(YES, certainly I would have been happier without all the work, but we are still smiling.)

YOU, might NOT be as comfortable as I am or was with this kind of work so be honest with yourself before taking on such a task.
However, IF, you already own a rig that needs work, then I hope this information can help you.

Update May 2010:  Just read an interesting article in Trailer Life magazine on reroofing with PVC material rather than Dicor Rubber.  Looks interesting and similar process.  So maybe check out:
www.ibroof.com
www.suttonrv.com   ........................for some extra info.





Stay well and keep smiling, ron









9 comments:

Woli said...

I have to say this has been a help. I have an Older Midas, had the exact same problems with the cab over and roof. Did almost the exact same thing you did.

But, alas, my wife wanted a larger bed in the unit. And I had concerns about other issues. So last week, I tore the unit right down to its chassis frame. Had a welder friend from a trucking company come in and we extended the frame 4 feet to turn it into a 30 footer.

Removed all the outer edge angle iron and widened the chassis to 102 inches.

Covered the chassis with .060 tin, then built a new deck from 2*3 1/2 inch marine grade plywood on the bottom of the deck, 1/2 inch plywood on the top deck. On the drivers side built a wire/pipe lane. Then covered the entire deck in vinyl. Carriage bolted the deck to the frame.

Now I'm making new walls, and relocated the door from behind the wheel to in front. Adding some extra height to the interior. All walls will be covered in Filon. Then once all the walls and roof are on, getting a friend to come spray in the foam.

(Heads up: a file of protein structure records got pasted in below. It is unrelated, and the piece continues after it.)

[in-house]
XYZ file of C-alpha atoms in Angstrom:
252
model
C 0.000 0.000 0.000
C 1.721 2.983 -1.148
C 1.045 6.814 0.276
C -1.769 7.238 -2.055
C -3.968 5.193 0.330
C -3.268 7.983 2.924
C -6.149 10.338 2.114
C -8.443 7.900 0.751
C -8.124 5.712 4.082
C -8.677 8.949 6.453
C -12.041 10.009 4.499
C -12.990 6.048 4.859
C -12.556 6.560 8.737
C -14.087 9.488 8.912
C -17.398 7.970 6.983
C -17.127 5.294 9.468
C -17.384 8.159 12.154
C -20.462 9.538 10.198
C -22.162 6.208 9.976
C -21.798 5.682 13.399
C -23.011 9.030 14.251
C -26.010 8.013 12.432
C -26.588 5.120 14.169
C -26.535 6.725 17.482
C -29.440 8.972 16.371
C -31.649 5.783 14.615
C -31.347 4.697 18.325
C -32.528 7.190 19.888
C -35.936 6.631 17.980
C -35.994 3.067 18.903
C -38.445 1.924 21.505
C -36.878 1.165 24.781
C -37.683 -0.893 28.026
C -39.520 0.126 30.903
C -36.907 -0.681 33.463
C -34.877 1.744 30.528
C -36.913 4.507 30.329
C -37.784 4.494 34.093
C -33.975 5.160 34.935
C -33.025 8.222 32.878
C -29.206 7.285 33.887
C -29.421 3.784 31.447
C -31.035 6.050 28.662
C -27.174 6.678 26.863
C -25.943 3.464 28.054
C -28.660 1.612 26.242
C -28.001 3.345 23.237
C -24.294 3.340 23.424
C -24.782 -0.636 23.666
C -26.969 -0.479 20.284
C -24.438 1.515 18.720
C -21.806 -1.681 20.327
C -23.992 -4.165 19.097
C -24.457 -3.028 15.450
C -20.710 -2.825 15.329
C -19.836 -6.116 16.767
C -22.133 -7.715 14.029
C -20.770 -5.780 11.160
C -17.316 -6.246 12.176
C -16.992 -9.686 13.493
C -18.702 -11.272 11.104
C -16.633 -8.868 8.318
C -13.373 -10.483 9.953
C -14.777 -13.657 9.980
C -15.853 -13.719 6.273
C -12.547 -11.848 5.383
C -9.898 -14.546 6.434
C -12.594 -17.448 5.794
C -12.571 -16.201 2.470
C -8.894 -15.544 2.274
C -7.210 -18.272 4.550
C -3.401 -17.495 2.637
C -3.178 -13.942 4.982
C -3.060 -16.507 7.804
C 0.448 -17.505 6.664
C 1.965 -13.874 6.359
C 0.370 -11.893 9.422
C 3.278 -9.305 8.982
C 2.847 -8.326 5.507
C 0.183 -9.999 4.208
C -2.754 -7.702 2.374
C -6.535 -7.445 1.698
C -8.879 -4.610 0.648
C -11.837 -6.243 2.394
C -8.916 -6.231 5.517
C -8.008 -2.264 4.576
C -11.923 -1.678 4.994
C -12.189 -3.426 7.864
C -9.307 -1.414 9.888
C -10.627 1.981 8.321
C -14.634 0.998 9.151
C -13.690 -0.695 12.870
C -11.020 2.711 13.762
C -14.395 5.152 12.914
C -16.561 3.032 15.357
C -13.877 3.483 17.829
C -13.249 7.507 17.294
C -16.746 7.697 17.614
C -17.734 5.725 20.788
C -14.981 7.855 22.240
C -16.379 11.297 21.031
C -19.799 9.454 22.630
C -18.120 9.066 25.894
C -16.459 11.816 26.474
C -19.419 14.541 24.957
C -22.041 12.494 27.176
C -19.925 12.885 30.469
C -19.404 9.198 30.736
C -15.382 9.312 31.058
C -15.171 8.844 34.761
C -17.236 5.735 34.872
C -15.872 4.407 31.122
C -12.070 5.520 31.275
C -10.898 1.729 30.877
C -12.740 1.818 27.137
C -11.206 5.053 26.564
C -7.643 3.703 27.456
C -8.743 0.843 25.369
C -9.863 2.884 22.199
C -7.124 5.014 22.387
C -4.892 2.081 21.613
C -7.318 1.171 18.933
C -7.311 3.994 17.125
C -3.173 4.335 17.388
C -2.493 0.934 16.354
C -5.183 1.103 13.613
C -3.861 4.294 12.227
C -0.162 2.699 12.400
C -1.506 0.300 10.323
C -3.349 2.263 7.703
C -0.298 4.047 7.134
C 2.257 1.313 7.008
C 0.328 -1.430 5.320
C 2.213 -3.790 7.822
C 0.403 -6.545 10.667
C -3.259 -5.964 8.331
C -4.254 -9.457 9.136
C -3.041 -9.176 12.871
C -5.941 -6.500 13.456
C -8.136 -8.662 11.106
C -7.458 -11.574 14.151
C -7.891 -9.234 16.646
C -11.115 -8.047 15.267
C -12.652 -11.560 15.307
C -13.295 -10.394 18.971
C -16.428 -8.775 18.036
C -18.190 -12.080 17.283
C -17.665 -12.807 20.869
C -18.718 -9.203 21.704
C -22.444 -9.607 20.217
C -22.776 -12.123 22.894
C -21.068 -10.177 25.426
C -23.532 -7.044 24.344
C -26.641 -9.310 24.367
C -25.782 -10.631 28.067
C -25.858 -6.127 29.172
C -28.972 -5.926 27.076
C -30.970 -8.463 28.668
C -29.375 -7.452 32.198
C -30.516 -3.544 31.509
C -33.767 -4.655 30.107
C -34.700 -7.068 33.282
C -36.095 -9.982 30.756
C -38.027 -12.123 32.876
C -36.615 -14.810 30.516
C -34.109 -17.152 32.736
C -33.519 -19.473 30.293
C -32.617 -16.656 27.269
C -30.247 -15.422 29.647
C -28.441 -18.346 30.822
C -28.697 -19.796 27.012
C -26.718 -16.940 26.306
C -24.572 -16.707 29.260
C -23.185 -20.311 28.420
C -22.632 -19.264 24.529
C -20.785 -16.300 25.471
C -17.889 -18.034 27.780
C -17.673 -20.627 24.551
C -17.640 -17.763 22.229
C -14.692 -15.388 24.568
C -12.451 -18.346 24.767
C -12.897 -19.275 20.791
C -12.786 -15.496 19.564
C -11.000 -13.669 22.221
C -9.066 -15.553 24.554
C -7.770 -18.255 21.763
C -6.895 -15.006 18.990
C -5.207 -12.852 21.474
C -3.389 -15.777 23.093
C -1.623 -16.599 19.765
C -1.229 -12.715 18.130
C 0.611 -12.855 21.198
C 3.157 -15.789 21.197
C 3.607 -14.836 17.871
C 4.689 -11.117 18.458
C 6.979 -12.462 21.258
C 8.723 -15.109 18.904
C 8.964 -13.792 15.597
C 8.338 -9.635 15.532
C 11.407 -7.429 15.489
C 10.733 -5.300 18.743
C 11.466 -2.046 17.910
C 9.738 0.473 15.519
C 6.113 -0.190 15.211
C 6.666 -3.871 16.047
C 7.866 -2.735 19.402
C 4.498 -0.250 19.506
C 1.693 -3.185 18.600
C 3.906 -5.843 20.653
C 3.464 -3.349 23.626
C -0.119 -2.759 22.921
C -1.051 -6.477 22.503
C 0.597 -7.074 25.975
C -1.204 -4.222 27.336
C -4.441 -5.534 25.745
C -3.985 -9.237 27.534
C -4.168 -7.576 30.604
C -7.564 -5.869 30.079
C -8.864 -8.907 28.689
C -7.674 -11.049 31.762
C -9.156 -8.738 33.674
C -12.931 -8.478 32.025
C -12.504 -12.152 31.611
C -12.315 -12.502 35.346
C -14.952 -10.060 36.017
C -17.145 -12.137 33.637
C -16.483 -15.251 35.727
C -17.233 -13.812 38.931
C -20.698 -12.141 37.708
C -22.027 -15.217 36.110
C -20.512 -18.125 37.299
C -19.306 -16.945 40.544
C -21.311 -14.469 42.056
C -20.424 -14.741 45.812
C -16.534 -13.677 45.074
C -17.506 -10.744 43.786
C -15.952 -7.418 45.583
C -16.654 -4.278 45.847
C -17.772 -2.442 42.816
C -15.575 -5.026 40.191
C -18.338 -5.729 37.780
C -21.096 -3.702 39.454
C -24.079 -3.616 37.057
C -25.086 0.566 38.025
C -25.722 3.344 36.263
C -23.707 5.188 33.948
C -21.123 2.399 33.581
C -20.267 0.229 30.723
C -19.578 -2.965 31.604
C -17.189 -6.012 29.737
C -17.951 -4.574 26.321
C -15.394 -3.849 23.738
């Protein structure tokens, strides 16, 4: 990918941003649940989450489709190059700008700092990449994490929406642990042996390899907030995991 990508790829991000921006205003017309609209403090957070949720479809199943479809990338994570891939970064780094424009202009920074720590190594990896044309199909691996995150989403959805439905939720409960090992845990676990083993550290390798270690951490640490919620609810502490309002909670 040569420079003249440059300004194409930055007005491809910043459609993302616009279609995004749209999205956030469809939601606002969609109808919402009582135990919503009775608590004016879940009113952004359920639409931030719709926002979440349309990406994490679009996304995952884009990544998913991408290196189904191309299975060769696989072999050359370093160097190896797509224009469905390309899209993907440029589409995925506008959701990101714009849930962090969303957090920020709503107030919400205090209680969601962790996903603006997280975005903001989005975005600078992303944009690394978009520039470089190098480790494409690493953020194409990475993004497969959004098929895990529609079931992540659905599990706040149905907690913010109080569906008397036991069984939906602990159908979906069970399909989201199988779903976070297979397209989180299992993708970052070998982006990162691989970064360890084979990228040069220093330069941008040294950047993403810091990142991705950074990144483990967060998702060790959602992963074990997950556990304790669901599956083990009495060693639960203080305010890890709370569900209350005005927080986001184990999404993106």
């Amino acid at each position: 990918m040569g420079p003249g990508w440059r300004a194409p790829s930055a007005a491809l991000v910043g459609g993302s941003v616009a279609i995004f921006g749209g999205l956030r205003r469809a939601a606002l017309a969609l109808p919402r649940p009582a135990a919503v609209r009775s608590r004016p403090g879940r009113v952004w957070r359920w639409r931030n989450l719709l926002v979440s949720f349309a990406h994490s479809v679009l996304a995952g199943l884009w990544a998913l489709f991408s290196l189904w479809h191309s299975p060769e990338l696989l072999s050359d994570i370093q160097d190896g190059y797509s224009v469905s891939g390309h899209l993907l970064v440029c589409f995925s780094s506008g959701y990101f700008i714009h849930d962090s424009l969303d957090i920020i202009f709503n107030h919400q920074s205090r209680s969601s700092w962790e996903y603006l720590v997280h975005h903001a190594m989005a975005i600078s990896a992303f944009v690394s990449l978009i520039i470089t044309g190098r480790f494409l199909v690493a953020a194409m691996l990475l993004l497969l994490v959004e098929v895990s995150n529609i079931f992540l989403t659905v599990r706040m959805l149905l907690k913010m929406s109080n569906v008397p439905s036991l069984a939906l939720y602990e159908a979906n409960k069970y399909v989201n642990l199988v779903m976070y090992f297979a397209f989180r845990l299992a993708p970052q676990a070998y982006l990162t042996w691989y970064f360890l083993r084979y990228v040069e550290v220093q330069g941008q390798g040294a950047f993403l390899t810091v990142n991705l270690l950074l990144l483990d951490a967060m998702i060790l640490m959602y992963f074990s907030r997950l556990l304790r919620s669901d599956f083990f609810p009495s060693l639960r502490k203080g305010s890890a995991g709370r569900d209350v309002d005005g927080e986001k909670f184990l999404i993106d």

I should have pics up on my blog shortly.

I found it is going faster now, since I decided to do a complete rebuild instead of repairs. The repairs although extensive needed to always be tied into existing wood/design.

My Class C has the rounded back top and the "V" shape back end. I found it wasted space so is going to be a square design.

Just wanted to say thanks your blog helped me avoid some pitfalls.

mike said...

Again, thank you for this blog.

I'm just wondering, IF you have any pics of the A/C install. That's the only place I'm a little leary of, not scared off, just leary !

Again, thank you for the blog and giving me the courage to believe in my abilities and save a bunch of $$$$

Ron Sheridan said...
This comment has been removed by the author.
Ron Sheridan said...

Mike,
Sorry, I had to edit this to make better sense.

I have more photos on another computer back in the U.S. Am now in Panama working on my boat Memory Rose (another blog:
www.memoryrose.blogspot.com )

In the photo above, where I am sitting behind a vent Hood, you can see behind me, a built up frame. Made of white plastic wood/used for patio, decking/moldings for exterior home projects, available in Home Depot etc. bonded and screwed through new rubber roof and then covered with Etenabond tape. This is a 'lip' for A.C. to sit on, keeping any water away from A.C. gasket.

Added a 1x4 about 6-8" behind this and covered that with Eternabond too. This is for support of aft end of A.C.

The removal and reinstall of air conditioner is strait forward. Start from inside your RV. Take your time/disconnect any electric and you will figure it out.

Good Luck

mike said...

Thanks a lot Ron !!!

Now it makes sense.

I won't be taking this project on until after the thaw (Hope you're enjoying Panama! I'm looking a snow!!).

I feel confident that I can accomplish this as I am pretty handy. I have done some major home remodeling so I don't think this should be any harder.

Thanks again.

chieftmc said...

Ron,

Just one more thing ...... sorry !

How did you make the transition from the roof to the cabover?

Regards

Ron Sheridan said...

Chieftmc,
Do not have my photos here in Panama, but will draw it out/photograph my drawing/with explanation and post it within the blog.
This should be done in 2 days, maybe tonight. We'll see.

Happy New Year!

Ron Sheridan said...

Oops! Tomorrow is New Years Eve, so you got me working faster!! ;)

Go to Post of May 18, 2010

Added Drawings there at end of Post.

chieftmc said...

Hey Ron,

Thank you for the pics and explanation for the roof to cabover transition. Looks like a great job and should last longer than the rig!

Thanks again,
You're the best !!